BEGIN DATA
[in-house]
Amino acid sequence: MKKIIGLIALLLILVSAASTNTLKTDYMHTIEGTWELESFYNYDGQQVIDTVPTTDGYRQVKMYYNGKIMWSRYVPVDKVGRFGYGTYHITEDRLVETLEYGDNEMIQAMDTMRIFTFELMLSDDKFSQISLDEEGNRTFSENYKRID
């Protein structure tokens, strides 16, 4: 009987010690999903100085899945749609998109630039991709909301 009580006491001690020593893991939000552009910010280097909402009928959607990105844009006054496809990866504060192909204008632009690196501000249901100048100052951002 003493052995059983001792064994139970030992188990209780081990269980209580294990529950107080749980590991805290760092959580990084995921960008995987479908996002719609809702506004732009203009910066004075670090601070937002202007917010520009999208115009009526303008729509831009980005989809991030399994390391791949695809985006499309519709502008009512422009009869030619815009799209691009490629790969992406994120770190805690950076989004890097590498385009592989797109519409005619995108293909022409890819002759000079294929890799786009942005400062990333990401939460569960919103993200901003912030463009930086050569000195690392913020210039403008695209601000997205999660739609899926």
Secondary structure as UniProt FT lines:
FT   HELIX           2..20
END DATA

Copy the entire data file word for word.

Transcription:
[in-house]
Amino acid sequence: MKKIIGLIALLLILVSAASTNTLKTDYMHTIEGTWELESFYNYDGQQVIDTVPTTDGYRQVKMYYNGKIMWSRYVPVDKVGRFGYGTYHITEDRLVETLEYGDNEMIQAMDTMRIFTFELMLSDDKFSQISLDEEGNRTFSENYKRID
């Protein structure tokens, strides 16, 4: 009987010690999903100085899945749609998109630039991709909301 009580006491001690020593893991939000552009910010280097909402009928959607990105844009006054496809990866504060192909204008632009690196501000249901100048100052951002 003493052995059983001792064994139970030992188990209780081990269980209580294990529950107080749980590991805290760092959580990084995921960008995987479908996002719609809702506004732009203009910066004075670090601070937002202007917010520009999208115009009526303008729509831009980005989809991030399994390391791949695809985006499309519709502008009512422009009869030619815009799209691009490629790969992406994120770190805690950076989004890097590498385009592989797109519409005619995108293909022409890819002759000079294929890799786009942005400062990333990401939460569960919103993200901003912030463009930086050569000195690392913020210039403008695209601000997205999660739609899926």
Secondary structure as UniProt FT lines:
FT   HELIX           2..20